The Allegheny County Health Department will begin offering the 2010-11, three-in-one flu vaccinations on Oct. 18, but you might want to think about getting one earlier from your doctor or at one of the many privately run sites that offer them.
The Centers for Disease Control and Prevention states on its web- site that "yearly flu vaccination should begin in September or as soon as vaccine is available and continue throughout the influenza season, into December, January and beyond."
The CDC says its advice is based on the fact that the timing and duration of flu seasons vary. "While influenza outbreaks can happen as early as October, most of the time influenza activity peaks in January or later," it said.
In the Pittsburgh area, "the peak is usually in February," said county health department spokesman Guillermo Cole.
It takes about two weeks after vaccination for the antibodies that protect against flu virus infection to develop, the CDC said. Protection runs "six months to maybe nine," Mr. Cole said.
This year the flu shot will protect against H1N1, or the so-called "swine flu" of 2009, plus an H3N2 virus and an influenza B virus. Last year, the H1N1 vaccine was given separately from the seasonal flu vaccine.
The CDC's Advisory Committee on Immunization Practices voted for what it called "universal" flu vaccination. That means everyone 6 months or older should get the shot or the nasal-spray flu vaccine. Flu vaccination is not approved for children under 6 months.
Out of about 160 million doses of flu vaccine projected to be manufactured this year, by the end of August, 30 million doses had been distributed, according to an online CDC report.
The CDC said it is "especially important" for six groups of people to get vaccination. They are:
• Pregnant women;
• Children younger than 5 and especially those younger than 2;
• People 50 or older;
• People of any age with certain chronic medical conditions;
• People who live in long-term care facilities, like nursing homes; and
• People who live with or care for people at high risk for flu complications. This group includes health care workers; people with household contact of persons at high risk for flu complications; and household contacts and out-of-home caregivers of children under 6 months of age.
Specific for children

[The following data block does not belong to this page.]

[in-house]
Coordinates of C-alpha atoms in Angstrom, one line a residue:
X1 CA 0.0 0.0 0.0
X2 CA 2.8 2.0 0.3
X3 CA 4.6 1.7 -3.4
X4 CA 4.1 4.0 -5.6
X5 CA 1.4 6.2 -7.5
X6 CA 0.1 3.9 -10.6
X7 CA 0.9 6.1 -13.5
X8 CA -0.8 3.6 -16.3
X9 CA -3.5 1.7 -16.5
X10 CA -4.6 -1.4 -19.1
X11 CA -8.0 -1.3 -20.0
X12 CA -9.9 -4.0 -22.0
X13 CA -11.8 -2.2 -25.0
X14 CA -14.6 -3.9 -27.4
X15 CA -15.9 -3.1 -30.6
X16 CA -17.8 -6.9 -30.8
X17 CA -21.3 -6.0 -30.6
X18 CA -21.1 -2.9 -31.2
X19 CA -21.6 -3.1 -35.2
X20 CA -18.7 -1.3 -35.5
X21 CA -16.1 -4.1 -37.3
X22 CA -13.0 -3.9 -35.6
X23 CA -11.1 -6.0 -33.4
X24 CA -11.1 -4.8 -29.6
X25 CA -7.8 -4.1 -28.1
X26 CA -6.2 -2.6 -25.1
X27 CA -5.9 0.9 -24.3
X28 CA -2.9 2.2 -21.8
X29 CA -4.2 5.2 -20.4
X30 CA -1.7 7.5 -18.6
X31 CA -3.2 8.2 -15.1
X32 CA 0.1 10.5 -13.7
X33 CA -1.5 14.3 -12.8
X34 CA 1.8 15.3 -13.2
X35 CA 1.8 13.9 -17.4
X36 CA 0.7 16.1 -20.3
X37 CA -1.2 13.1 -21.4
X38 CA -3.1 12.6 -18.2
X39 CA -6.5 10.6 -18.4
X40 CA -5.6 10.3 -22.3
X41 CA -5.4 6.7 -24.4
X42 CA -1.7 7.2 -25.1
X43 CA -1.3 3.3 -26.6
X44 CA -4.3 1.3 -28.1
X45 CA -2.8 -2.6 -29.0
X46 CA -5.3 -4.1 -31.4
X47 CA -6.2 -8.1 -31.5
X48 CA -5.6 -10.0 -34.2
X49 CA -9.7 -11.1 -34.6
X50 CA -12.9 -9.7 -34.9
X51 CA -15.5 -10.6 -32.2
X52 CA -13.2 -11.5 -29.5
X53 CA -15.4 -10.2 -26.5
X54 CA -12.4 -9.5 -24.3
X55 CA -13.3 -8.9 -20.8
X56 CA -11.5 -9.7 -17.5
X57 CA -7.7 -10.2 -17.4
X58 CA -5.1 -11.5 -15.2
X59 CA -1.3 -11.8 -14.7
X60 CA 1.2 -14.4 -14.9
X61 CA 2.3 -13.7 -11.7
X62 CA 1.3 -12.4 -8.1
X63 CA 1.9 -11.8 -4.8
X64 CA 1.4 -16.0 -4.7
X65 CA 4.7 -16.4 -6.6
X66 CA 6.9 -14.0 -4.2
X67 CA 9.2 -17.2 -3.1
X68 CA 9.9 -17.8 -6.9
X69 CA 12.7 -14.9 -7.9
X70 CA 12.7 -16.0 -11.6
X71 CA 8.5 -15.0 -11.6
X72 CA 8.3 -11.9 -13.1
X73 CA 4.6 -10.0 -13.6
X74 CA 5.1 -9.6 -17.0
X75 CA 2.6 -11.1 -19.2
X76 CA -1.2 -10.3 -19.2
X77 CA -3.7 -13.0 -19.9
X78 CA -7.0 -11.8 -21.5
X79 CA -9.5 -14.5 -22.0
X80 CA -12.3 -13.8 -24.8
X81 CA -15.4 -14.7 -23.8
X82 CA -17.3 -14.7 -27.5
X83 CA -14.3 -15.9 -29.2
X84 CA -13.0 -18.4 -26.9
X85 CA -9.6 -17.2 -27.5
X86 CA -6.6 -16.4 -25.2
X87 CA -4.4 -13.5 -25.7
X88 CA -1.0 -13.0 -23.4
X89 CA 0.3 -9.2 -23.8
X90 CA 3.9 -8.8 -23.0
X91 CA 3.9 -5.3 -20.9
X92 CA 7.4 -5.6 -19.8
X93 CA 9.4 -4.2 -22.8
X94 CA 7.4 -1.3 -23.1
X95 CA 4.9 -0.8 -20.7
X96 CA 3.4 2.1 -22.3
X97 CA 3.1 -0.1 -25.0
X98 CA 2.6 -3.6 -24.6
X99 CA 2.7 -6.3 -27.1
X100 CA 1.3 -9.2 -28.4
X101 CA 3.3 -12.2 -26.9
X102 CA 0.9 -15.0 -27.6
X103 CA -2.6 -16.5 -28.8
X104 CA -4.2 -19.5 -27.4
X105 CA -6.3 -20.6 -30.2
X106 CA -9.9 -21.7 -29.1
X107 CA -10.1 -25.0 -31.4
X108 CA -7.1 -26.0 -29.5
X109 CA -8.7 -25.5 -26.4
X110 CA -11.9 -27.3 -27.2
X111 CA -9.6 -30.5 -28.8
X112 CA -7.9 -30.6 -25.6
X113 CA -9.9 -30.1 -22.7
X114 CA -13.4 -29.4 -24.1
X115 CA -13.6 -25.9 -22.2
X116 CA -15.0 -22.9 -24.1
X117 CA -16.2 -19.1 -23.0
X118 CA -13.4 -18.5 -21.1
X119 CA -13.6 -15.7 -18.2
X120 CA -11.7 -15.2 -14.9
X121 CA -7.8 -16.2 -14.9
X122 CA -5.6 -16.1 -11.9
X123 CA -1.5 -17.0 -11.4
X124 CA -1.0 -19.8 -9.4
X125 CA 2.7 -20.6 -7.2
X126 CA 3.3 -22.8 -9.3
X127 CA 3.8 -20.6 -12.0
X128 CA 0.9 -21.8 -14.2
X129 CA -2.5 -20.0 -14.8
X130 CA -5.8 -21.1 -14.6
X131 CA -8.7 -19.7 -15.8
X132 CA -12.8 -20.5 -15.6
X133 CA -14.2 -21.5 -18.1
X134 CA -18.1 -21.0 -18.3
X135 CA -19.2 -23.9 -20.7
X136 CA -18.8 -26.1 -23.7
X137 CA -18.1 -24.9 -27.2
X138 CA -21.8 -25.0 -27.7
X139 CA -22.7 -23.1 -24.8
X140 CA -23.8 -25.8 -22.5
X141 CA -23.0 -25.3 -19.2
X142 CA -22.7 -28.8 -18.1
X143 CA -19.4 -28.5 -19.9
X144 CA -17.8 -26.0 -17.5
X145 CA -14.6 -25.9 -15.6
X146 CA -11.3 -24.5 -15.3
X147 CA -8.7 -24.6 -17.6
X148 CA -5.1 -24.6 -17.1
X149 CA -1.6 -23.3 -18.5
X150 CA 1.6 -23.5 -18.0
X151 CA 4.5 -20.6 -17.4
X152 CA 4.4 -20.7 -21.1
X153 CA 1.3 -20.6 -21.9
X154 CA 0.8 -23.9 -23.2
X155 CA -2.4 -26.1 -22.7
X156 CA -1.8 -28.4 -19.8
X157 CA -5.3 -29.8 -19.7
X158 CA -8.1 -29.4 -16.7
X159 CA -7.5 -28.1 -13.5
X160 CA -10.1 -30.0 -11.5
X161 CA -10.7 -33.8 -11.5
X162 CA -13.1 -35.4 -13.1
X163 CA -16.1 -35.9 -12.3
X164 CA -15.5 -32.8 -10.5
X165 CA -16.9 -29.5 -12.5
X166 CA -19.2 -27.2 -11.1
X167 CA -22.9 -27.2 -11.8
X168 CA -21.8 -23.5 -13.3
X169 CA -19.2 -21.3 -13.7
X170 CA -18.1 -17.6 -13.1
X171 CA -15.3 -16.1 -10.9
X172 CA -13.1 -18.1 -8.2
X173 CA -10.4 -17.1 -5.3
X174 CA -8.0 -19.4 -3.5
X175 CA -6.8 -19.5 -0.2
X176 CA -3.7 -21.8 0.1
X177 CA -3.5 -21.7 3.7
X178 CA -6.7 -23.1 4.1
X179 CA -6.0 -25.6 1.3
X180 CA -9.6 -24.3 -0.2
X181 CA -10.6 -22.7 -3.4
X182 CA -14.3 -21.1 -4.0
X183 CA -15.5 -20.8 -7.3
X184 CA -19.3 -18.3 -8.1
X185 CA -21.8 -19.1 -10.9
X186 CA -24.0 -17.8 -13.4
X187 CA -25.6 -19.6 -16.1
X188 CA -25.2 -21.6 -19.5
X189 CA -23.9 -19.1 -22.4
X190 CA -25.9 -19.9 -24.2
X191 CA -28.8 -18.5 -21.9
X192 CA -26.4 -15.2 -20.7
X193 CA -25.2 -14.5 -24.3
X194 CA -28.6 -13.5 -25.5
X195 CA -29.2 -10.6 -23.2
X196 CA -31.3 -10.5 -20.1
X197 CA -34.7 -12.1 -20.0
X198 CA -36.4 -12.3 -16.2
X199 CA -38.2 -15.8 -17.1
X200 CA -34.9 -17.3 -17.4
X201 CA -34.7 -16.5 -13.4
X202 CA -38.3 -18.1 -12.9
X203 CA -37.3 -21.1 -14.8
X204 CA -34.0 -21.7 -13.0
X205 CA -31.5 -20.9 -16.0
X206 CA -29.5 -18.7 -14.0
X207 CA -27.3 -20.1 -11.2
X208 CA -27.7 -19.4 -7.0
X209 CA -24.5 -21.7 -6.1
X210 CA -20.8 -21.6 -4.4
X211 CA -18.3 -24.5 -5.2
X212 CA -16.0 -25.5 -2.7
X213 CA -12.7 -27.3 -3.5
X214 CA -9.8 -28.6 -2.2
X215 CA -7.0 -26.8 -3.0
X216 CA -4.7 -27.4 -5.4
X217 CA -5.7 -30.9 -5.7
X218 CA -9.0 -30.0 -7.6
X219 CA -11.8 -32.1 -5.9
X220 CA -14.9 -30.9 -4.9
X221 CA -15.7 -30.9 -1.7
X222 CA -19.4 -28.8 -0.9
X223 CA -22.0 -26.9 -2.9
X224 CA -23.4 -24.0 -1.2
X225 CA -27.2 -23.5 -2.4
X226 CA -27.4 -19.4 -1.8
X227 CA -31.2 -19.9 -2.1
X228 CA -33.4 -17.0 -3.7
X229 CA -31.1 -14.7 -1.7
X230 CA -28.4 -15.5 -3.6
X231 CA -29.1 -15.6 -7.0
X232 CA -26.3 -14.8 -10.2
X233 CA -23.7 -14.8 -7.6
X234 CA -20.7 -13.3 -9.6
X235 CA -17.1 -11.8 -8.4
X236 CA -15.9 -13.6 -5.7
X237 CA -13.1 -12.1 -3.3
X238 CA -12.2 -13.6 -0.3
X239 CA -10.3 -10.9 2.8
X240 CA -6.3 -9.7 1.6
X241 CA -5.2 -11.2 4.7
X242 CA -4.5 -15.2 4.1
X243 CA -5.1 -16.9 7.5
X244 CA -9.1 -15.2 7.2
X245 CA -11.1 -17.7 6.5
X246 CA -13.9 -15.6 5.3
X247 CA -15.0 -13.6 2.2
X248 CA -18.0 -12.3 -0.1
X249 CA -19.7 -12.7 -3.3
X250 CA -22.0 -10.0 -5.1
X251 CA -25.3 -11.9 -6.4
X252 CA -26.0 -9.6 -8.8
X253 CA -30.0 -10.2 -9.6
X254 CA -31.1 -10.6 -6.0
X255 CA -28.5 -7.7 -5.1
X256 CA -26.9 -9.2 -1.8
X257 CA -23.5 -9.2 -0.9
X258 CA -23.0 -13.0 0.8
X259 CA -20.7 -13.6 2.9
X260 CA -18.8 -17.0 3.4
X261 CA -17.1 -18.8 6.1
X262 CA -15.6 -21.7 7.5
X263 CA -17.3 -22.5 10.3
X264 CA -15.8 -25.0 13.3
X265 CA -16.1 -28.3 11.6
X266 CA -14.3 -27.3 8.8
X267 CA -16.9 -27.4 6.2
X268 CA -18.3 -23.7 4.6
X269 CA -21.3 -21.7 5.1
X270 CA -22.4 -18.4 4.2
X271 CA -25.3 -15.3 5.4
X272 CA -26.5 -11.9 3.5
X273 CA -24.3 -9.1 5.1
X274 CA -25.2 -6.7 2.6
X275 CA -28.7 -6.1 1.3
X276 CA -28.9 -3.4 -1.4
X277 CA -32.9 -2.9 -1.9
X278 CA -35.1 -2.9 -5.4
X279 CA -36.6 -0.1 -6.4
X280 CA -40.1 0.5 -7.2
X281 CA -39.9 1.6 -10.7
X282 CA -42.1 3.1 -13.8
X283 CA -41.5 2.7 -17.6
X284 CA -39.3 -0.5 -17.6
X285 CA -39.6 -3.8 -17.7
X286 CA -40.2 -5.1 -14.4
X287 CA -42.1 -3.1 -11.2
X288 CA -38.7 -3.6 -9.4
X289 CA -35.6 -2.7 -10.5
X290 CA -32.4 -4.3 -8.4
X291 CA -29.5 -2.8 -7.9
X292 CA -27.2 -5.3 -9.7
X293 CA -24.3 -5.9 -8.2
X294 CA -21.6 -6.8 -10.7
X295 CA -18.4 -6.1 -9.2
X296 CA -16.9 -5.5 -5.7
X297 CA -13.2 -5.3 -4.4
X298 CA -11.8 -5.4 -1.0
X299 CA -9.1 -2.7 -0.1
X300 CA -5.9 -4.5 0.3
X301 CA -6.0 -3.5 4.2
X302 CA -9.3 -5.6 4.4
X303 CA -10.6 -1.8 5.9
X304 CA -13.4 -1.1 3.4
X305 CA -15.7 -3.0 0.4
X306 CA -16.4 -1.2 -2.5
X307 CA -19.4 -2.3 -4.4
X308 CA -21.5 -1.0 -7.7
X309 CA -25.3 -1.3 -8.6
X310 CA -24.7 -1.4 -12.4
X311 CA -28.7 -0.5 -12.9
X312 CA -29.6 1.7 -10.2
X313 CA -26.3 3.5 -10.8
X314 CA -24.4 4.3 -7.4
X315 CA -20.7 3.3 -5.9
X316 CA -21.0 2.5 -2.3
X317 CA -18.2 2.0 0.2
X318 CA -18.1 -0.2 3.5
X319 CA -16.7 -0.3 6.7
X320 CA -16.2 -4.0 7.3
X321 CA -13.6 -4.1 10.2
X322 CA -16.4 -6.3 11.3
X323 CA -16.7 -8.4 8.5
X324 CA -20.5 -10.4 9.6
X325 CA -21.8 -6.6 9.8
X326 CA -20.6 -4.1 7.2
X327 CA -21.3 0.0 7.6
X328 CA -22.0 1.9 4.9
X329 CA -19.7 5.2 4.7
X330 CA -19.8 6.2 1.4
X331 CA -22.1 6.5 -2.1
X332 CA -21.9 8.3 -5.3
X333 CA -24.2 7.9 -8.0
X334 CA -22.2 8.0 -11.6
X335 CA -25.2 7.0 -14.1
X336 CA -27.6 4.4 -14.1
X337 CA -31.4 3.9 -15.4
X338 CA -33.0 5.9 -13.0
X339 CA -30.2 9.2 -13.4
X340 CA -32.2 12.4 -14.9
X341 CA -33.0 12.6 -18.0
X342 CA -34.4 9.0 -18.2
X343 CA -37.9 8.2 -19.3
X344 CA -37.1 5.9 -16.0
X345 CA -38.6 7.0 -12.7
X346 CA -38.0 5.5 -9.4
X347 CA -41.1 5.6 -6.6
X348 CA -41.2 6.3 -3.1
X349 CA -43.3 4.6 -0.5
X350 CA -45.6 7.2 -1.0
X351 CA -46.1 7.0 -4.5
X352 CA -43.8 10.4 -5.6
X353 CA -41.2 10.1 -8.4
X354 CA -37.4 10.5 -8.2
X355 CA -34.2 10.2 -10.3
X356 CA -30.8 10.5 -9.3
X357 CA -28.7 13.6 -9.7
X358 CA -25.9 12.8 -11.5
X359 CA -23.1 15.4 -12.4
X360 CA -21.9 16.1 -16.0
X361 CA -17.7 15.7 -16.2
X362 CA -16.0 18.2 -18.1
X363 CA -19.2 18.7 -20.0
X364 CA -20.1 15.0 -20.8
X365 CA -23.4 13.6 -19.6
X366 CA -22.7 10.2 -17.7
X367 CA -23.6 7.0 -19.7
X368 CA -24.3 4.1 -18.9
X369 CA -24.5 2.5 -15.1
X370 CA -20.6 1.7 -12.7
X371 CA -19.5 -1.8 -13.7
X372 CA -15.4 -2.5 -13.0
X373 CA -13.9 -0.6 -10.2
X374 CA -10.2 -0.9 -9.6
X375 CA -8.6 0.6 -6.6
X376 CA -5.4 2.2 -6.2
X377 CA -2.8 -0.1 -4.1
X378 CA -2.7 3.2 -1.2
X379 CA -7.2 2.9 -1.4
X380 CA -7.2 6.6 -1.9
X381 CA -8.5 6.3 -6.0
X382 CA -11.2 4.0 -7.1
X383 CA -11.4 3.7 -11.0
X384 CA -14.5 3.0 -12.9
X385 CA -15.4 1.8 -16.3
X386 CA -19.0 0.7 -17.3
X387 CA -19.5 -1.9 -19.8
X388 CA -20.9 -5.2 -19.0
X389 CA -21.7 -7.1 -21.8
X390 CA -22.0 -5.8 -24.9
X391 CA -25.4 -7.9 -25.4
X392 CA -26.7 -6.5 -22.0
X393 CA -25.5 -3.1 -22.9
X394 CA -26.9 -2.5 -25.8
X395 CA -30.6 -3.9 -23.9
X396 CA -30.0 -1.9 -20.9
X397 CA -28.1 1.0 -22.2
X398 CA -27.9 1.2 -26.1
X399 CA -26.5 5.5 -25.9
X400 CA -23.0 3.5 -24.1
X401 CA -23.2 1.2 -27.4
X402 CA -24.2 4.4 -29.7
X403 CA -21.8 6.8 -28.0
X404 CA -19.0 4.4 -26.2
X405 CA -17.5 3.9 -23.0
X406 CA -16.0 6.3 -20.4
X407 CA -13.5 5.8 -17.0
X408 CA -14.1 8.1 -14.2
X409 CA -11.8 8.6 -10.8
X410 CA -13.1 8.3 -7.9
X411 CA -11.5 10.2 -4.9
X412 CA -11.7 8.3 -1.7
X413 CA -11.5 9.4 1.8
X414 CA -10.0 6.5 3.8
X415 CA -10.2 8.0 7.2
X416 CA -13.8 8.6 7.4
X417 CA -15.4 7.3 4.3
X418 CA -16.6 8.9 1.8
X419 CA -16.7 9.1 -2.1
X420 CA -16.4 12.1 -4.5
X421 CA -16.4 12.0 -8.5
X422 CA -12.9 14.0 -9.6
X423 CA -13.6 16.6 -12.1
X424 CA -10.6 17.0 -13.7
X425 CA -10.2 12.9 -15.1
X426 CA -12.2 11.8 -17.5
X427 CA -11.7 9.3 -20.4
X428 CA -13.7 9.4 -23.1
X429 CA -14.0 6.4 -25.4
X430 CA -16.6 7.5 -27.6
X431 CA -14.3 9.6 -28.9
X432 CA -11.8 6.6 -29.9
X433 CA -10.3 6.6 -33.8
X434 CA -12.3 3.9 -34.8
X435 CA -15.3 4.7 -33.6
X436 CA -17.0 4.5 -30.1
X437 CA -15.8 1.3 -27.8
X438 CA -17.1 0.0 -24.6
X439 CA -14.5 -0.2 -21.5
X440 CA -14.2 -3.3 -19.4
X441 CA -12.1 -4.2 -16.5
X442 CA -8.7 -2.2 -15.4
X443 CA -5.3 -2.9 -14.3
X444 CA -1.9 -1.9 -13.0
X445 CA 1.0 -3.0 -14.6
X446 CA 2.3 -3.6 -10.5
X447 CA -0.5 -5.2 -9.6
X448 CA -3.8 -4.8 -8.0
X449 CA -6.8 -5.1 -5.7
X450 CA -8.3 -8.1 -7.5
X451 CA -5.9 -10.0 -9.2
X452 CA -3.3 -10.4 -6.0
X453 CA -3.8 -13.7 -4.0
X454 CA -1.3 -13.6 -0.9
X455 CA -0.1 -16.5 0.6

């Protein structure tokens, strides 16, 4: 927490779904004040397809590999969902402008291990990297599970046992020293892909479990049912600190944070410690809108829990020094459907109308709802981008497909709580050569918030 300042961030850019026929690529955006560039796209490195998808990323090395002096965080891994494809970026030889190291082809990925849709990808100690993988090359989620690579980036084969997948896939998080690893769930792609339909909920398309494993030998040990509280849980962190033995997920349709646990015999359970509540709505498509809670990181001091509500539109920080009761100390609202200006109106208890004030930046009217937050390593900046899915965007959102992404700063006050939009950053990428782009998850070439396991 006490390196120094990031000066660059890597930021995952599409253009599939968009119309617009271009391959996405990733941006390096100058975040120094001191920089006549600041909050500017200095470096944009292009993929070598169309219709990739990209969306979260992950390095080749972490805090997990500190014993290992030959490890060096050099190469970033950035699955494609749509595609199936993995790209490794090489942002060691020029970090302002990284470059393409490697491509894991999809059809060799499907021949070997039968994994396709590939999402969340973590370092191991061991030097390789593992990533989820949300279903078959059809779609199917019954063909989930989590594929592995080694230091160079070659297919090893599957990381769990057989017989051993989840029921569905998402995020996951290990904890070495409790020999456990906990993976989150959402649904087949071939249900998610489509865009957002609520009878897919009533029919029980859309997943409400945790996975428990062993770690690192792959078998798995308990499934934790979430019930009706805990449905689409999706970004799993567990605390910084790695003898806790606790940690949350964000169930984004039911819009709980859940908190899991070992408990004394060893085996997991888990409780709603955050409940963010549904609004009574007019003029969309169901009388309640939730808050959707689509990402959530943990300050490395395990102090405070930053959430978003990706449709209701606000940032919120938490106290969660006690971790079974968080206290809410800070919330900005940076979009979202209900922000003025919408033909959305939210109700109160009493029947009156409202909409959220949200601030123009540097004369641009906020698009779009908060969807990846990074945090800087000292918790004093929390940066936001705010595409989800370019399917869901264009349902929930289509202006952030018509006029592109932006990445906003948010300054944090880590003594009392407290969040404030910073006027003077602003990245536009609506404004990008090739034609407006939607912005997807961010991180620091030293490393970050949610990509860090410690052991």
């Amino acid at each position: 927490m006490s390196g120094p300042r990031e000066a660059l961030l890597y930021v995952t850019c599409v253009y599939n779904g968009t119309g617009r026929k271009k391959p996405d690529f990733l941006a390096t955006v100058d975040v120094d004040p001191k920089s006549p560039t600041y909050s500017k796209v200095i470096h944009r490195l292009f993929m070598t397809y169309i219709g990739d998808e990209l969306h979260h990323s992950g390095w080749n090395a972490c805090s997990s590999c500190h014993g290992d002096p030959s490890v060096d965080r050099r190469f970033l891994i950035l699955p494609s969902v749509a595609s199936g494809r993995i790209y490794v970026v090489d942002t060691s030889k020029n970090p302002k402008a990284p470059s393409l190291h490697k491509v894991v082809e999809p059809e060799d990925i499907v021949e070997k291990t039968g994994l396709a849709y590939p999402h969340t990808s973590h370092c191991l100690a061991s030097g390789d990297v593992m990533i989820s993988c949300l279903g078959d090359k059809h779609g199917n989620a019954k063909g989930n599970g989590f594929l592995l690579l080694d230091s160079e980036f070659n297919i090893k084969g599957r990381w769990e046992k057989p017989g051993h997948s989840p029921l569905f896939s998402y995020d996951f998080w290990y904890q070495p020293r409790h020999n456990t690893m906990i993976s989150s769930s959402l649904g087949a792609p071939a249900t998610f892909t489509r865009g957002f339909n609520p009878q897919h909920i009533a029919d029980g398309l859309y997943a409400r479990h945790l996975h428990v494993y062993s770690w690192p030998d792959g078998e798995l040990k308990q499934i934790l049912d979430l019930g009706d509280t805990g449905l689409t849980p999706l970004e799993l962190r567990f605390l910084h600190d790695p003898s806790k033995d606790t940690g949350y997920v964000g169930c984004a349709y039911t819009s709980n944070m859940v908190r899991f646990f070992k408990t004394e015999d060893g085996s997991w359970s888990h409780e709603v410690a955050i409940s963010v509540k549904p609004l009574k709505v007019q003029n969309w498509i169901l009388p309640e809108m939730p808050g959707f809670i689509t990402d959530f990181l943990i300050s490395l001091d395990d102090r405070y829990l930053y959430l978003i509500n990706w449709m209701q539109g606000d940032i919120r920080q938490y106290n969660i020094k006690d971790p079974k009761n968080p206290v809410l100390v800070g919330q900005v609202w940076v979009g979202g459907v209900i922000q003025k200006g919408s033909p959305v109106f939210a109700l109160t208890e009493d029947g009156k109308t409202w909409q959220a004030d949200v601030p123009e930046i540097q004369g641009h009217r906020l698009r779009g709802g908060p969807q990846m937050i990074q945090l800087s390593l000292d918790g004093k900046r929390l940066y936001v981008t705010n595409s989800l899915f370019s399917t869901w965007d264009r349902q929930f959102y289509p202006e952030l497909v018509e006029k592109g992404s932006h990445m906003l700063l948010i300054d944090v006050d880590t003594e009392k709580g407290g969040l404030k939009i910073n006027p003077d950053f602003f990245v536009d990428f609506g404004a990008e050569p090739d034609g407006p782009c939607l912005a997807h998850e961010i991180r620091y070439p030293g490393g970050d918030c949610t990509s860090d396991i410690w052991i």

The American Academy of Pediatrics has issued even more detailed recommendations for the prevention and treatment of flu in children.
• Children 9 or older need only one dose of vaccine.
• Children younger than 9 need a minimum of two doses of the 2009 H1N1 vaccine. That means if they did not get an H1N1 vaccine last year, they will need two doses of the three-in-one vaccine this season.
• Children younger than 9 who have never received the seasonal flu vaccine will need two doses this season.
• Children younger than 9 who received seasonal flu vaccine before the 2009-10 flu season need only one dose this year if they received at least one dose of the H1N1 vaccine last year.
• Children younger than 9 who received their first seasonal flu vaccine last year and only got one dose should receive two doses this year.
• When it's not clear whether a child's 2009-10 vaccination was for seasonal flu or H1N1 flu, the child should receive two doses this year.
• All children who need two doses should get the second dose at least four weeks after the first.
Where to go
Besides the health department and your doctor's office, there are many sites offering flu shots. Some offer them daily during regular hours; others are by appointment, a first-come-first-served basis, or one-day clinics. Many of these sites began giving the vaccinations this month; others will do so in October. For locations and times, check the web site addresses of the clinics listed below.
Maxim Health Systems offer one-day clinics next month at many locations, such as the Carnegie Library of Homestead from 10 a.m. to 2 p.m. on Oct. 15, and the Penn Hills YMCA from 10 a.m. to 1 p.m., Oct. 27. To find Maxim clinics near you, go online to findaflushot.com.